Bishop John Spong has published another book. This one is entitled “Jesus for the Non-Religious”
Ben Myers has a review of the book, pointing out the good intentions and the admirable desire of the book to bring modern biblical scholarship to the common reader, but also pointing out the numerous ways in which Bishop Spong relies on out-dated scholarship when he does so.
Myers however finds the key problem with this book – and with so many others lately – when he makes the following observation about the Jesus presented to the readers of the book:
“[According to Spong] Jesus overcomes our prejudices and stereotypes, so that we can be inclusive and tolerant towards others. This, in a nutshell, is ‘the new reformation’; this is Bishop Spong’s Jesus.
And for all Spong’s iconoclastic claims, there is something strangely familiar about this Jesus. A Jesus who champions inclusiveness and tolerance is a Jesus who looks suspiciously like – well, like ourselves. Presumably Spong’s readers will already identify with the Western liberal values of tolerance and inclusiveness. We did not learn those values from Jesus, but, thanks to Spong, we discover subsequently that Jesus himself is also committed to the same values.
The function of Spong’s Jesus is thus simply to maintain the social and political status quo. He takes our own most cherished and self-evident Western values, and he provides them with a theological justification. Thus our own values are made absolute and unimpeachable – they are elevated to the status of ideology. Simply put, Spong tells us that political correctness is correct, since even Jesus was politically correct.
This should give pause to any reader of the Gospels. After all, the Gospels consistently depict a Jesus who is radical and confronting and unsettling – a Jesus who challenges the status quo, who hangs out with the wrong people and antagonises the establishment, who resists every attempt to domesticate his message, refusing to allow his actions to be calmly assimilated into any existing religious framework. And for just this reason, the Jesus of the Gospels is finally executed. In contrast, however, it’s hard to imagine why anyone would be offended by Bishop Spong’s politically correct Jesus. A Jesus whose sole commitment is to tolerant inclusiveness is simply not the kind of Jesus whom anyone would want to crucify.”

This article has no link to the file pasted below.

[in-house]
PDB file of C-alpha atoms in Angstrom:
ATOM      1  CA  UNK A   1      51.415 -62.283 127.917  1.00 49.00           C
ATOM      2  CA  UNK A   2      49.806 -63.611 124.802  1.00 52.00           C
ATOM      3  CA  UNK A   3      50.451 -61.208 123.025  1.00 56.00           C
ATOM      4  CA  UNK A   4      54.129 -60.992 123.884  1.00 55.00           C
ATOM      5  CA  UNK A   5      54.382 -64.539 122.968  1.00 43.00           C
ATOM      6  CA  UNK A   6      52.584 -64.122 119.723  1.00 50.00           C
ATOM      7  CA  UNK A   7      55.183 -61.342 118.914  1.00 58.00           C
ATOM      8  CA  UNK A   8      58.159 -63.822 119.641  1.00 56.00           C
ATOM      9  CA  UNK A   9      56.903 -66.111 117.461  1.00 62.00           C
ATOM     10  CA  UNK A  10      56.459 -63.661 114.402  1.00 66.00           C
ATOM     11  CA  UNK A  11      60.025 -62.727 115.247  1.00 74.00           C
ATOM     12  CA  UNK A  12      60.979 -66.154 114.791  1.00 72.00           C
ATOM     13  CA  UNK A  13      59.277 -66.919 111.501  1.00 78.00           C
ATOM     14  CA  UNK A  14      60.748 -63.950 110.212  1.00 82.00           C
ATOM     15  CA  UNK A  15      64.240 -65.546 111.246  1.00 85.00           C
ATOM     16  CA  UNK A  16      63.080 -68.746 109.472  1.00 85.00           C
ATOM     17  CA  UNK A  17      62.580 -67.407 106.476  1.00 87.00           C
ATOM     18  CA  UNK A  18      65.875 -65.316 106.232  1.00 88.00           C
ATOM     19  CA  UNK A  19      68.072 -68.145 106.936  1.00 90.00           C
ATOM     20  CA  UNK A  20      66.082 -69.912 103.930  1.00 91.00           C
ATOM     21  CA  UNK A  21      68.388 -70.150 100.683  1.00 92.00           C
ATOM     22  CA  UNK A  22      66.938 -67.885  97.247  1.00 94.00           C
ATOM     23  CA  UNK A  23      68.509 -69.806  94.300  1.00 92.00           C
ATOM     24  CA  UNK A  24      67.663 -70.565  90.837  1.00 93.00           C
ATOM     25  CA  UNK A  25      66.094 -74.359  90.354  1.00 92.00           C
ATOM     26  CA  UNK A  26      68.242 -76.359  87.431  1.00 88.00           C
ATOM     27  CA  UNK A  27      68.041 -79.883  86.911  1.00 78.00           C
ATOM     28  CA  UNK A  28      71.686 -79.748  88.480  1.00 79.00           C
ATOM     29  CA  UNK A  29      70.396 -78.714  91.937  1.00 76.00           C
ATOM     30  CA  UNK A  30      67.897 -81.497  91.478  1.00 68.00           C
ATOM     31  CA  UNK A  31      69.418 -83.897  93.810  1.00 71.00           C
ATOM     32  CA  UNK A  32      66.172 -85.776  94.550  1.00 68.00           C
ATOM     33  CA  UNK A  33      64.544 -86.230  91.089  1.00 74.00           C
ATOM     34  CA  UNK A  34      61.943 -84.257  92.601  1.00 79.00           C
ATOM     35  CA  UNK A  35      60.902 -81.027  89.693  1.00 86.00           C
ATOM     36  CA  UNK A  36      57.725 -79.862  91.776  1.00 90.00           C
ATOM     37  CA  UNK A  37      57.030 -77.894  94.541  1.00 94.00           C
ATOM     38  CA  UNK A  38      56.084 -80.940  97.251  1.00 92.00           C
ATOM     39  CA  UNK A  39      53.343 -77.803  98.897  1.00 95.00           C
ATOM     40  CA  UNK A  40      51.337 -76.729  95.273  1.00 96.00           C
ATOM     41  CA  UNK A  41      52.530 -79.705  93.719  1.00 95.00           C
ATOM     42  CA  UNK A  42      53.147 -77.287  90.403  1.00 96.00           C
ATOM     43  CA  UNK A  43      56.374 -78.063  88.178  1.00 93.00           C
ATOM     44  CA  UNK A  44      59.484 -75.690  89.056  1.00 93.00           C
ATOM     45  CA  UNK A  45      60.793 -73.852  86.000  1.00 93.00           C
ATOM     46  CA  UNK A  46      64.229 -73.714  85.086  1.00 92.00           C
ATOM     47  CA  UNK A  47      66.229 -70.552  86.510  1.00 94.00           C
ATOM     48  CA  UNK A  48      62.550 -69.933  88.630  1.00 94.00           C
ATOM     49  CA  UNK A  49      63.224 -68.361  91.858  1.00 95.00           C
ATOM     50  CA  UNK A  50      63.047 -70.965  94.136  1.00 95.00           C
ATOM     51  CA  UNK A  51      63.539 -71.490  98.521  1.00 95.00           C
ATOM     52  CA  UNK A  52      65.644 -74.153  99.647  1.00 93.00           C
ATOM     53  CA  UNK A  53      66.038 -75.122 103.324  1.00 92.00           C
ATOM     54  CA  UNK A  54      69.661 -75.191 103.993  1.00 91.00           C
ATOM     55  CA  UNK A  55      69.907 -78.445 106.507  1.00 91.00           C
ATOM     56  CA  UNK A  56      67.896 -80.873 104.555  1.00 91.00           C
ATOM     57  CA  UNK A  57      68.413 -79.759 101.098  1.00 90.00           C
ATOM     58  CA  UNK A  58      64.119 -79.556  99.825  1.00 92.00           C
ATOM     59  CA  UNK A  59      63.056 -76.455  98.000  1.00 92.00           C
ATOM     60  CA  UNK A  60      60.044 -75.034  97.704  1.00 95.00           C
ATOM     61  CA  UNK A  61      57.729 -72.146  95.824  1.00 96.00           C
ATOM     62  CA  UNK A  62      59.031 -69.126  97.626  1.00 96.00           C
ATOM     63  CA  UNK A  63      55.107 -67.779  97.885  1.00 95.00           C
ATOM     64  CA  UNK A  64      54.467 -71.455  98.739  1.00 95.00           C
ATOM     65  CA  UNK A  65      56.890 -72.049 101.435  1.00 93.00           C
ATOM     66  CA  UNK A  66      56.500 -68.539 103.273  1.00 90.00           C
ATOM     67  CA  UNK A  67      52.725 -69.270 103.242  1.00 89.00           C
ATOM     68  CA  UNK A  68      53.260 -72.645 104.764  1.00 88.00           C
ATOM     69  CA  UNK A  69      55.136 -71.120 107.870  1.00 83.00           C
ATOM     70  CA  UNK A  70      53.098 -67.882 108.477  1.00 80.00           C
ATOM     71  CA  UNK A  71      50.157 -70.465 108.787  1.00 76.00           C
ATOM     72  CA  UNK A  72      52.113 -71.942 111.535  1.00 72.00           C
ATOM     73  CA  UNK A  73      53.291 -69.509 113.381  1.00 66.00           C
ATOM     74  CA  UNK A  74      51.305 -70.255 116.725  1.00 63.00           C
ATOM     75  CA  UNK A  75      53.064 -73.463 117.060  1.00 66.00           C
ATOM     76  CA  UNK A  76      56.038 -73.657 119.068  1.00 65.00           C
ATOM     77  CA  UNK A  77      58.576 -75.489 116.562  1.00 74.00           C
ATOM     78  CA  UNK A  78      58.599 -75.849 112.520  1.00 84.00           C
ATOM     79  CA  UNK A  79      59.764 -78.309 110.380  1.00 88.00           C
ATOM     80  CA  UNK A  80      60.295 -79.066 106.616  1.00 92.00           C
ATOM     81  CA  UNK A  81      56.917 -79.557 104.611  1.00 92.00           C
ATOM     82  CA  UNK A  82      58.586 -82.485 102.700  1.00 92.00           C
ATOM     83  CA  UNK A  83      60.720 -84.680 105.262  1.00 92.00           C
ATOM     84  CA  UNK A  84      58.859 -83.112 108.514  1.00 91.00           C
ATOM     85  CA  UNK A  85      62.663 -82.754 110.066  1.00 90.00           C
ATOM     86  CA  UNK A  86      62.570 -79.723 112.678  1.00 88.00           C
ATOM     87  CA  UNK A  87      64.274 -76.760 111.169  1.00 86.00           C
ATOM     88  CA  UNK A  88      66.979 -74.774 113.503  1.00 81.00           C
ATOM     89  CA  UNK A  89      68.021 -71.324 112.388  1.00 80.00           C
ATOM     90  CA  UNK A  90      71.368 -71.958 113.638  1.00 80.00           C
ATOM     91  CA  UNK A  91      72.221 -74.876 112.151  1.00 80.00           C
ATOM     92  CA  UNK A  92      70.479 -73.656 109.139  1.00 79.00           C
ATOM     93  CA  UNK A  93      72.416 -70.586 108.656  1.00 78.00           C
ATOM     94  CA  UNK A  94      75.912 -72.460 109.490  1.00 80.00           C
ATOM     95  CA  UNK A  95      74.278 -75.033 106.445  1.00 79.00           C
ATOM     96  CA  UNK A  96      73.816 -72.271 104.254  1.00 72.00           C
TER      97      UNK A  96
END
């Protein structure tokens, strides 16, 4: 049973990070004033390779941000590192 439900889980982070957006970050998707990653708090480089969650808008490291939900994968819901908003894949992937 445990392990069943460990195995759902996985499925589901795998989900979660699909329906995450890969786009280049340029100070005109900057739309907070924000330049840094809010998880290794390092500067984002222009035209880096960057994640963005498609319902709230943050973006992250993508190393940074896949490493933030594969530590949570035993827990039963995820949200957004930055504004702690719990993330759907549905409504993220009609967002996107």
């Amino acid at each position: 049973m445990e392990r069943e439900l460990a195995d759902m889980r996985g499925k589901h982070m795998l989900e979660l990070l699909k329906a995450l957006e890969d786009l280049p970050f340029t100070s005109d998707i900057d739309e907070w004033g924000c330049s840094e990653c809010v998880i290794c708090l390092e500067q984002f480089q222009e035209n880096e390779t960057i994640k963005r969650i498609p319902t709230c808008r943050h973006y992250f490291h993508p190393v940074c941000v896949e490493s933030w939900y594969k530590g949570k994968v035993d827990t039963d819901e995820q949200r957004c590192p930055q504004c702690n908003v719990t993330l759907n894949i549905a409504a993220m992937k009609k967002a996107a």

This danger of finding, upon careful study, that Jesus is actually telling us that we should be just like we want to be anyways, is not unique to Bishop Spong or to modern inclusivist theological thought. It’s pretty trivial to observe that within the right-wing of American theological teaching, a claim that careful reading of the biblical accounts of Jesus show him to be a prototype model American citizen who’s imprimatur supports most any action the present American administration undertakes.
Nor is this projection of ourselves onto Jesus unique to our particular moment in history. It was the recognition that ultimately any attempt to uncover the “real Jesus” by getting “behind” the gospel accounts would end up creating a figure who was a projection of our most cherished beliefs that finally derailed the “Historical Jesus” movement from serious scholarly pursuit.
Albert Schweitzer said of the whole enterprise, (something to the order of) “When we peer down into the wells of history to see the truth, what we ultimately end up seeing is our own face reflecting back up at us.”
Read the rest: John Shelby Spong: Jesus for the Non-Religious